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There are two kinds of people: those who went to summer camp (and, crucial distinction, enjoyed it) and those who didn’t. And while some of my favorite people are self-proclaimed Indoor Kids, those particular friends will never totally understand my personal holy grail of hotness: camp counselor.
I can technically understand why a string bikini might be considered “hot,” or why the Baywatch-era high-cut tank is making a comeback as the sexy swimsuit du jour. But for me, it’s a shrink-wrapped, Speedo-backed one-piece every time — preferably accessorized with rolled-down athletic shorts, Adidas slip-ons, and/or a lifeguard whistle. I even like the ensuing tan lines.
The irony is that the idea of the thing does not match the reality of the thing. The original TYR practice suits had skinny straps and a streamlined profile, but the unlined butt would turn threadbare halfway through a summer. And Speedo still makes a version of the suit, but the neckline lies in a no-man’s land between fashionably high and flatteringly low.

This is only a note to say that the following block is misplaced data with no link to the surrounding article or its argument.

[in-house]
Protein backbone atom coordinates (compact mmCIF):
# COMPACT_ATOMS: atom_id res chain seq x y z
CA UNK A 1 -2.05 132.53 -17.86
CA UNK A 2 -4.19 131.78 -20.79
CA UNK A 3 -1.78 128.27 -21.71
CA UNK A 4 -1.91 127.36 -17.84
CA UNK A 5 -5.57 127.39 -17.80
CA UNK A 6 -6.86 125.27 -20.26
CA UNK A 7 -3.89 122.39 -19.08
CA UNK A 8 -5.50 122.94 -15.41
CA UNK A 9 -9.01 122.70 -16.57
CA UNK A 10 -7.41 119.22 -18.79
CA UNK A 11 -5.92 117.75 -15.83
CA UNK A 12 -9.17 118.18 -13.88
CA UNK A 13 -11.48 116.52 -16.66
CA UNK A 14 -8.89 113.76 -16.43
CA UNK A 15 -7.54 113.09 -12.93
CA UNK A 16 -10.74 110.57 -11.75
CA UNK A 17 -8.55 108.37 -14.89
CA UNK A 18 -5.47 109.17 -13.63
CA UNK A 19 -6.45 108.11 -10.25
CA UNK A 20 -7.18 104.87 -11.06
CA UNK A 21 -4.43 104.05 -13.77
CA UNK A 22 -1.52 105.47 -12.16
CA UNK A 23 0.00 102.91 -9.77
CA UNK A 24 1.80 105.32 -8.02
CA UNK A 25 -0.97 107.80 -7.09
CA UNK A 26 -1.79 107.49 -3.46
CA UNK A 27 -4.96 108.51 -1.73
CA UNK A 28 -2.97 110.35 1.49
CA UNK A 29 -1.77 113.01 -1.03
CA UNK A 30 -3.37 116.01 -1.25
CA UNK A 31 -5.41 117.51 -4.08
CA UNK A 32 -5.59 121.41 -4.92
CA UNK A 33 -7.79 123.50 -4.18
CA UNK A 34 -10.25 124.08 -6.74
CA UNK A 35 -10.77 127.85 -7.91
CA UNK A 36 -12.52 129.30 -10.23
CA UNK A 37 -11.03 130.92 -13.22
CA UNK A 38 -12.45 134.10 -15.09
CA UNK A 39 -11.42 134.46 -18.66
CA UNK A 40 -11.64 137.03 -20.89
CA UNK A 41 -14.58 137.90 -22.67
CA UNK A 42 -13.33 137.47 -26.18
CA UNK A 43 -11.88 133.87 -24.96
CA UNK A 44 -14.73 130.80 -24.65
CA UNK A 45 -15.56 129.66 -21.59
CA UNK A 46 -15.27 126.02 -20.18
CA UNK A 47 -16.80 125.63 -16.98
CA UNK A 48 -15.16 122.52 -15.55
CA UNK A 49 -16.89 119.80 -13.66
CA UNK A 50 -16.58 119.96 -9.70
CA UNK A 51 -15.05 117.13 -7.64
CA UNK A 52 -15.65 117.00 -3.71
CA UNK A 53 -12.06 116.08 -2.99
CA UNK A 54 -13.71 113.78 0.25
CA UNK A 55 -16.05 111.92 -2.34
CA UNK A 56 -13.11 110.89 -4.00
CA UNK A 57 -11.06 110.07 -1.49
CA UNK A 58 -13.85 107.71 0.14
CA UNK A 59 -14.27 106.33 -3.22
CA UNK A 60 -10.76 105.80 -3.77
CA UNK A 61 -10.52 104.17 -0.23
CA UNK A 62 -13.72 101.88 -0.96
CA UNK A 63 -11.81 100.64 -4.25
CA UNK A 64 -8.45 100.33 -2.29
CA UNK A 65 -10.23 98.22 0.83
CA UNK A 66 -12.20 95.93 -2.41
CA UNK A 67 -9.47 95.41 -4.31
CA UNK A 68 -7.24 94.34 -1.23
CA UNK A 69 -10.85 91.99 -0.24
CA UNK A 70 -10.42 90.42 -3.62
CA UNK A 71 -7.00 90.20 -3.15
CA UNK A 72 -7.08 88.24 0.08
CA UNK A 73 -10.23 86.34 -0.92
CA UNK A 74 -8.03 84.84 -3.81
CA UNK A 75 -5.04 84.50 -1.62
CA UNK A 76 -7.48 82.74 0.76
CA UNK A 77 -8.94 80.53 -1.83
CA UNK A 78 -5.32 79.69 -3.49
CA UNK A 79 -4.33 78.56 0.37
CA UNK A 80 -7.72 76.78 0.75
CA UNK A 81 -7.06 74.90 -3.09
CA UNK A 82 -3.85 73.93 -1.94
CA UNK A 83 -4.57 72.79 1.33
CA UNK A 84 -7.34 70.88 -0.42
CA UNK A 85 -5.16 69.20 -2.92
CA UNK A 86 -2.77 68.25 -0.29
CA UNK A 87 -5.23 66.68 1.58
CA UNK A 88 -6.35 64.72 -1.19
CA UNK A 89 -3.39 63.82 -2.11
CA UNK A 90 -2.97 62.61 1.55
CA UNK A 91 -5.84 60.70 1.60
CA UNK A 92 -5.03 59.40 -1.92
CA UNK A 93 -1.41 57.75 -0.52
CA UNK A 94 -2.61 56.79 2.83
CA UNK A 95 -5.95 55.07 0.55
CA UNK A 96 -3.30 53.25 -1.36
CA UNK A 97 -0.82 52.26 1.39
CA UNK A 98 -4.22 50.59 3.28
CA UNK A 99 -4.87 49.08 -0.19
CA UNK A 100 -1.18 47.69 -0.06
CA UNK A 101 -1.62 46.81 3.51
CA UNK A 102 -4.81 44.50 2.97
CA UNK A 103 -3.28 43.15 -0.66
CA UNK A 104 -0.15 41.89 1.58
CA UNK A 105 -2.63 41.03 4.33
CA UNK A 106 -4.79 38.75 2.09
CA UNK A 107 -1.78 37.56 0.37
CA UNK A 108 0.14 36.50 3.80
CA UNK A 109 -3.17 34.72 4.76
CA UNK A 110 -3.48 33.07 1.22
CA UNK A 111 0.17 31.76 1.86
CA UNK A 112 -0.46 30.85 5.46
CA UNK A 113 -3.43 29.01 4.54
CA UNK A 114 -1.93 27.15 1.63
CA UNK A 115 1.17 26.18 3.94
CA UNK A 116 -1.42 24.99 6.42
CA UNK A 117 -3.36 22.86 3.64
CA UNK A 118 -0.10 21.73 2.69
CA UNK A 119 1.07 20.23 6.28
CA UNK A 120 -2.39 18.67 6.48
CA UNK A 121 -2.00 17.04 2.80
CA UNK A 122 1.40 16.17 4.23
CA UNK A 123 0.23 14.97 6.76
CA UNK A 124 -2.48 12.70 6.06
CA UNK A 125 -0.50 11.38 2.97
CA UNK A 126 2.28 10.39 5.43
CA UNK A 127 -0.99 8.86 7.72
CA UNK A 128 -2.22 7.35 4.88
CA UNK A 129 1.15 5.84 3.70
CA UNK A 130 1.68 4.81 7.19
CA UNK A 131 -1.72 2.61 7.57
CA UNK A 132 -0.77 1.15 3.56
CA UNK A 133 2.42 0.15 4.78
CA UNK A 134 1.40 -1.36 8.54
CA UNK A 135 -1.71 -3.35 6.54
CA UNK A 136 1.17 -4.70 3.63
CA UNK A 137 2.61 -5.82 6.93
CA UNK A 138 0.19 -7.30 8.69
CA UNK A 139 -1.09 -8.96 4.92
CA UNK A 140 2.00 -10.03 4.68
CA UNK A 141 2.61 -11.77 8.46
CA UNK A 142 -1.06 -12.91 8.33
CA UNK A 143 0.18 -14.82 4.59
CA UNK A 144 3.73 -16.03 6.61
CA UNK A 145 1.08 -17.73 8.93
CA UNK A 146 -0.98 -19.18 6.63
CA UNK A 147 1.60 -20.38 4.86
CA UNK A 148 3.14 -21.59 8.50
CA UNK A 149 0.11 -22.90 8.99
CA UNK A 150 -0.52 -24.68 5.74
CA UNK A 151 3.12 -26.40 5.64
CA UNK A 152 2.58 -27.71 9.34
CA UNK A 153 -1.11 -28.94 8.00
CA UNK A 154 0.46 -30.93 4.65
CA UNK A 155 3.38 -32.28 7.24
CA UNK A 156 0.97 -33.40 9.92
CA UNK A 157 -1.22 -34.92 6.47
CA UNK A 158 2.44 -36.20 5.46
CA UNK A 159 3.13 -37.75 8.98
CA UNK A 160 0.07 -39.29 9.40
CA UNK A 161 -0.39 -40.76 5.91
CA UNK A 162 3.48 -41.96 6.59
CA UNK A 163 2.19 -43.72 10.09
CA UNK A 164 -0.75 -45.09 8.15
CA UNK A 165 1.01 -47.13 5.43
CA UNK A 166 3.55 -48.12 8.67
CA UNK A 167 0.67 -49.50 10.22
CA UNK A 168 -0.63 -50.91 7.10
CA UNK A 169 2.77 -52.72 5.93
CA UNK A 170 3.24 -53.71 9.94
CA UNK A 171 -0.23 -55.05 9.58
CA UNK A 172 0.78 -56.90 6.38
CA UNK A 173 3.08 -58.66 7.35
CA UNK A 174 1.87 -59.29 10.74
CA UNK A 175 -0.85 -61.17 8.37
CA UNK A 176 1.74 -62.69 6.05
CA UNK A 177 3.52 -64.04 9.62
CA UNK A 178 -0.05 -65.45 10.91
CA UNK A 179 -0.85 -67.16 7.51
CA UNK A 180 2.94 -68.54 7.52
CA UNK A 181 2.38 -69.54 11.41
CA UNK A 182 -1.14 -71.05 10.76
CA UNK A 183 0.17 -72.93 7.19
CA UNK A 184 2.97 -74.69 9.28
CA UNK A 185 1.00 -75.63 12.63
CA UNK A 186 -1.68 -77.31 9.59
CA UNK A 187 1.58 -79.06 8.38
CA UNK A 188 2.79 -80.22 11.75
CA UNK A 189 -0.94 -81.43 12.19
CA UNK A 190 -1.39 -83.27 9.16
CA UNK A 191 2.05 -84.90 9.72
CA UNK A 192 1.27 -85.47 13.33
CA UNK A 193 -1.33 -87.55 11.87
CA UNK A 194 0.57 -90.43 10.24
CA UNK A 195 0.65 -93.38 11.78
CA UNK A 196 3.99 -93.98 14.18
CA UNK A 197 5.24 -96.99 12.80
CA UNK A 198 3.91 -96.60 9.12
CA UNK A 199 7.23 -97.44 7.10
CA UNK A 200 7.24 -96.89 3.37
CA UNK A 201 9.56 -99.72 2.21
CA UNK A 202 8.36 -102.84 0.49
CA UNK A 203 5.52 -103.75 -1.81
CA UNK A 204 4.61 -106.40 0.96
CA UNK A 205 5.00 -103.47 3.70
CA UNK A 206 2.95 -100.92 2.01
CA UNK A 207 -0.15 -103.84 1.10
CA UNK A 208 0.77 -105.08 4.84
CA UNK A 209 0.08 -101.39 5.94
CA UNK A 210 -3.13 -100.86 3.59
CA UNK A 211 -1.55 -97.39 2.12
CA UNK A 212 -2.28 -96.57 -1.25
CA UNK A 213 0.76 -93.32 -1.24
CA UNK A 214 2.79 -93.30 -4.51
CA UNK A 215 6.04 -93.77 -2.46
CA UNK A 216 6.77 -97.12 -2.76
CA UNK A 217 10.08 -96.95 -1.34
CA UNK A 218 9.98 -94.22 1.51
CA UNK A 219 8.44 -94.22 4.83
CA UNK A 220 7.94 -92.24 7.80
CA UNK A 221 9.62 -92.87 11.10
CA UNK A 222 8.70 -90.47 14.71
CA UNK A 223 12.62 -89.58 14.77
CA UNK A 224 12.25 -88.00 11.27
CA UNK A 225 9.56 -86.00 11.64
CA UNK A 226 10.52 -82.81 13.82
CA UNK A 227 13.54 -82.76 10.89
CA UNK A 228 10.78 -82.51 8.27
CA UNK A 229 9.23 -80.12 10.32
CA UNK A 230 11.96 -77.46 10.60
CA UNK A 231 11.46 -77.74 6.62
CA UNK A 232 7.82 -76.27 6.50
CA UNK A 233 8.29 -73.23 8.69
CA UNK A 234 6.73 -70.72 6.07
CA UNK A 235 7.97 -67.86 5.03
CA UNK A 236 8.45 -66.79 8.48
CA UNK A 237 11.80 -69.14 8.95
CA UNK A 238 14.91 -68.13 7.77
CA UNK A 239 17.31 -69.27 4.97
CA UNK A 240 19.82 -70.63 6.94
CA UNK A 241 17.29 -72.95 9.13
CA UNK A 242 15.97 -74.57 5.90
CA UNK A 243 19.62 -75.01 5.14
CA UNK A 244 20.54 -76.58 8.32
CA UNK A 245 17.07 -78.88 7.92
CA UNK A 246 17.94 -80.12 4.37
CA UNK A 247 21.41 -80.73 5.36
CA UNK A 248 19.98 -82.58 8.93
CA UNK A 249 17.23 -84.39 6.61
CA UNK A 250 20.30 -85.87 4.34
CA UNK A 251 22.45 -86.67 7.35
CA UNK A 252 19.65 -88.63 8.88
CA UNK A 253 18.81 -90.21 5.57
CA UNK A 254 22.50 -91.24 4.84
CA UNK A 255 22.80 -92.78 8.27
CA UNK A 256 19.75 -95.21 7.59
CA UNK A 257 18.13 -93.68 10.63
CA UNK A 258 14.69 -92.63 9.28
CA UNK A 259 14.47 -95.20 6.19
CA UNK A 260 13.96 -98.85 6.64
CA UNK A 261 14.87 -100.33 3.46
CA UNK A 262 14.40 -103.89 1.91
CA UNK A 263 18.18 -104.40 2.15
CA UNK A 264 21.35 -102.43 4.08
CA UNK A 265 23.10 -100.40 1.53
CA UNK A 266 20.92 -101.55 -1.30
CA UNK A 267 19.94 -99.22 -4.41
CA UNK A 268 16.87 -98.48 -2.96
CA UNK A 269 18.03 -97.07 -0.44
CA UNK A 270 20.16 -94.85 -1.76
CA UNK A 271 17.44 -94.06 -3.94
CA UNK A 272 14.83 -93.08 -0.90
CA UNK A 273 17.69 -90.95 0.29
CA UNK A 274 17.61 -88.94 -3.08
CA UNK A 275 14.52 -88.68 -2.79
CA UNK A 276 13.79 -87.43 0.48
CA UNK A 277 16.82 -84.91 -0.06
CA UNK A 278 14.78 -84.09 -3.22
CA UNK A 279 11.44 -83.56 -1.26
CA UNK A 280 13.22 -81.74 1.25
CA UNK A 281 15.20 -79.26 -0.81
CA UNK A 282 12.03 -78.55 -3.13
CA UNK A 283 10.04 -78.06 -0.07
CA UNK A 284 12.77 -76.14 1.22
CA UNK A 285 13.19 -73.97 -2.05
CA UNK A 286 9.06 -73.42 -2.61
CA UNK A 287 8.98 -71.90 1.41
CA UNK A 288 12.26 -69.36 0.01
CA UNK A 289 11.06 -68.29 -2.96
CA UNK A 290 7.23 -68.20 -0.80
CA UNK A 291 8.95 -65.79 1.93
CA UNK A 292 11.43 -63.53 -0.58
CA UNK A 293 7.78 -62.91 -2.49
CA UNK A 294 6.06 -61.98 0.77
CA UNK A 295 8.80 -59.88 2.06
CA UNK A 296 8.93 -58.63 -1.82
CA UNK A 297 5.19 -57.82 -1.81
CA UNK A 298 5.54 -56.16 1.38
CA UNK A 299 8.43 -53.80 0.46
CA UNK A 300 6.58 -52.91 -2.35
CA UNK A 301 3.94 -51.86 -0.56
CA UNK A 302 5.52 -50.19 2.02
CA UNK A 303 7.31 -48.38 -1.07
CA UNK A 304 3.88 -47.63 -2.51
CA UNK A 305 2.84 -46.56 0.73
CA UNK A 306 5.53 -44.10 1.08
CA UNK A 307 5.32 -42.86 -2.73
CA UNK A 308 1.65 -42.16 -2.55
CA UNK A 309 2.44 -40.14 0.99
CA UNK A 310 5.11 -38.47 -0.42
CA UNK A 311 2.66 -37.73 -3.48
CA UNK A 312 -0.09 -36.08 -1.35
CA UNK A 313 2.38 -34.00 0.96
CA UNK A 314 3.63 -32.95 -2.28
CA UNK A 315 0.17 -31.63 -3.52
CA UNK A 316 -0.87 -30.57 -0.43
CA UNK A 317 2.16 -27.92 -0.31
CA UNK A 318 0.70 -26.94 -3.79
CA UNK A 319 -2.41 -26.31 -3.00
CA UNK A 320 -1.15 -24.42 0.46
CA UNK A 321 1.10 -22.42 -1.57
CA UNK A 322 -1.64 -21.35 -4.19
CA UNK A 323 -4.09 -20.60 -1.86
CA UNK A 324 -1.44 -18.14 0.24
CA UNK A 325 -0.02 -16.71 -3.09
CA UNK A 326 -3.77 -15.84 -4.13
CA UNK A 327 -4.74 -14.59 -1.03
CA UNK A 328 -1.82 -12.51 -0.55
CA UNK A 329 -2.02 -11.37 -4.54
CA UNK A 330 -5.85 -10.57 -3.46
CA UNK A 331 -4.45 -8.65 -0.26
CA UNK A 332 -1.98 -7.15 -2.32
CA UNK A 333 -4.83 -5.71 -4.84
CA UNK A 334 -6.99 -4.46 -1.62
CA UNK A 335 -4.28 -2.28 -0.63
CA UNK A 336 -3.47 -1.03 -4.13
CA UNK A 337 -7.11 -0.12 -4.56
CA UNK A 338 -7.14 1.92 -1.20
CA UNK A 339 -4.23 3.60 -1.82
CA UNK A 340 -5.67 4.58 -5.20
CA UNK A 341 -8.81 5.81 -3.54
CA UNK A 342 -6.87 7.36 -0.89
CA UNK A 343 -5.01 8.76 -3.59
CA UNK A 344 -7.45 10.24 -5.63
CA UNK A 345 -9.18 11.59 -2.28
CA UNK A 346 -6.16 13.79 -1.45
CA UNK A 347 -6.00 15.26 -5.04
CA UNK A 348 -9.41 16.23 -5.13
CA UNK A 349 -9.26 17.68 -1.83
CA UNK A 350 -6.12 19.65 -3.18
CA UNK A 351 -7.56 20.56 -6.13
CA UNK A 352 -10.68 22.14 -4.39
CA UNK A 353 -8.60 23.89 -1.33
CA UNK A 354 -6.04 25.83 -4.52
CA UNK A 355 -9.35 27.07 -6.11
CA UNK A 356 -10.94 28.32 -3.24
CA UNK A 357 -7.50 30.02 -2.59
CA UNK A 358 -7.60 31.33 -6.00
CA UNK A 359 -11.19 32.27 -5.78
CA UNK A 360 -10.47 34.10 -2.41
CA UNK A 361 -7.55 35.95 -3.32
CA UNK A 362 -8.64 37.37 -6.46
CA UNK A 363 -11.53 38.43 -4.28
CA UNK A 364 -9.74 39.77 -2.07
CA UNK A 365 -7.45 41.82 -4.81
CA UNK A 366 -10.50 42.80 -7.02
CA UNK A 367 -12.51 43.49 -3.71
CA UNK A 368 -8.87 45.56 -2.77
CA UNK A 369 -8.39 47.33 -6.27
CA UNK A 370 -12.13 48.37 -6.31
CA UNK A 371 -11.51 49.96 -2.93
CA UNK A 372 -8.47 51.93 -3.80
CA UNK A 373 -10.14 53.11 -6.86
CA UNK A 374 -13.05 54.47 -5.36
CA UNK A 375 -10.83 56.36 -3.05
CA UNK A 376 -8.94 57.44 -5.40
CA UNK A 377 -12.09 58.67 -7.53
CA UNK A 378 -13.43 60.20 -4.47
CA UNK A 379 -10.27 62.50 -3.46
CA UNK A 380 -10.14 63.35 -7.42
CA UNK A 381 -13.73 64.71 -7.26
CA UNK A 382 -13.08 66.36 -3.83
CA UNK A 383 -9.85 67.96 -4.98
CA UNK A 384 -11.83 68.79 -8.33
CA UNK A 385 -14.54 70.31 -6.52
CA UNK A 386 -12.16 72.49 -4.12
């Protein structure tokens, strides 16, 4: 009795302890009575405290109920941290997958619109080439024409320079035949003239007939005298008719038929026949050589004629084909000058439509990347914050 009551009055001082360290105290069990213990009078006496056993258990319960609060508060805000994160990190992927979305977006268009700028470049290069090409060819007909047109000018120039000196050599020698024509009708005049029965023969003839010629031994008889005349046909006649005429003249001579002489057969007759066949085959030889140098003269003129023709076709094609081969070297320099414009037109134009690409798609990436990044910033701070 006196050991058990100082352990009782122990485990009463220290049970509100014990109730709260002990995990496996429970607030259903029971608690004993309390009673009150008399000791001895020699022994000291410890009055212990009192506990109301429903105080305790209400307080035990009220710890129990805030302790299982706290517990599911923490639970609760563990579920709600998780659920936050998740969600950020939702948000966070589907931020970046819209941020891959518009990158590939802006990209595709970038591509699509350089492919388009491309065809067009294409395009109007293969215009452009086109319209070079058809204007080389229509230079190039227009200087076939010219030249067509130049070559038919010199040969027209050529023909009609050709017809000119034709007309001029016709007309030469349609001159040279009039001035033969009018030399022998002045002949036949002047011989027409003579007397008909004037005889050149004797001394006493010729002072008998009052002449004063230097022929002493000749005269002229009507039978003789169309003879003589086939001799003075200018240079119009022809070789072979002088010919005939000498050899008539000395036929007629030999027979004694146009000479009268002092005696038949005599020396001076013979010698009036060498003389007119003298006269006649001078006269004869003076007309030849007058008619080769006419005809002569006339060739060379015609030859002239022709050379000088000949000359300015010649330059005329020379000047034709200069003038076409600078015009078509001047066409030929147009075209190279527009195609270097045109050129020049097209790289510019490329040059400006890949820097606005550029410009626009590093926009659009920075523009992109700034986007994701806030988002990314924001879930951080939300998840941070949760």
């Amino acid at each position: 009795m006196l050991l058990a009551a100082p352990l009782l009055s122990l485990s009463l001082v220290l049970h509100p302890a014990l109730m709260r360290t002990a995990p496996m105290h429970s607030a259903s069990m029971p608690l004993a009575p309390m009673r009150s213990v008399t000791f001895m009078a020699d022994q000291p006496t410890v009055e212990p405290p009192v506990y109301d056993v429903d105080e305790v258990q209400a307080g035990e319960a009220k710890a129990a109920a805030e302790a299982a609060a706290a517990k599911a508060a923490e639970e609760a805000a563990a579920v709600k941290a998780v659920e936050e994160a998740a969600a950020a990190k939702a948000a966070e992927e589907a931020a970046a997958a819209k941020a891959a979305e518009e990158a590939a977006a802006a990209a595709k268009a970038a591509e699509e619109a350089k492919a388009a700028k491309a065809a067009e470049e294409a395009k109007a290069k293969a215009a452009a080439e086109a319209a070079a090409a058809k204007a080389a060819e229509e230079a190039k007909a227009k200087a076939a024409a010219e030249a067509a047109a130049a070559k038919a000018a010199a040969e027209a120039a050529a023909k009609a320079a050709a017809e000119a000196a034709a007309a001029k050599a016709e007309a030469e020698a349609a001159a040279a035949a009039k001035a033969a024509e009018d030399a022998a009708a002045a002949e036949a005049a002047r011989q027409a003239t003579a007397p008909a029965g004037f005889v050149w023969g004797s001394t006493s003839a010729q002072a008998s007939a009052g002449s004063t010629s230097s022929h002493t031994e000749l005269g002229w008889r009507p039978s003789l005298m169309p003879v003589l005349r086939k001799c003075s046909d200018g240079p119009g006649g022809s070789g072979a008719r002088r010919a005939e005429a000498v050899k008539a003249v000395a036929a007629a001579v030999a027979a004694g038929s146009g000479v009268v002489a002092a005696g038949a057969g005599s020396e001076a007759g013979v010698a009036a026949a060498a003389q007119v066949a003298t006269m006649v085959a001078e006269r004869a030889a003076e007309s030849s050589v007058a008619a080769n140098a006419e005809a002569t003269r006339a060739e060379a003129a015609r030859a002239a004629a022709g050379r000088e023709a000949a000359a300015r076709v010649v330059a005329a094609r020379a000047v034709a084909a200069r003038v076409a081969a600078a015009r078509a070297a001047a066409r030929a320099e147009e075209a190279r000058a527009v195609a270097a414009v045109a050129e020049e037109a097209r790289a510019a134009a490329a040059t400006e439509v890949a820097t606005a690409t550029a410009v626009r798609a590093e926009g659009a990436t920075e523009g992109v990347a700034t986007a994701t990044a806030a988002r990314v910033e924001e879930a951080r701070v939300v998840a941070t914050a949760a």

I am now twice as old as I was my last summer at camp and was until recently still in search of this elusive swim costume that stays put during activities, minimizes boobs, and, at this point in my life, doesn’t make me look like a mom or a teen.
Enter the Dolphin swimsuit. Never had I ever shopped at Sweaty Betty, but I’ll be damned if this little number doesn’t check every box for an aging wannabe camp counselor. It’s also black — appropriate for the New Yorker on an urgent mission to shop for, say, a three-day backpacking trip in Hawaii.
After so much time spent obsessing over my idealized Just One Thing, once it was on, it didn’t monopolize my attention at all: no tugging, no wedgie-picking, no re-tying straps. Turns out the real indication of a gold-medal swimsuit is never even giving it a second thought.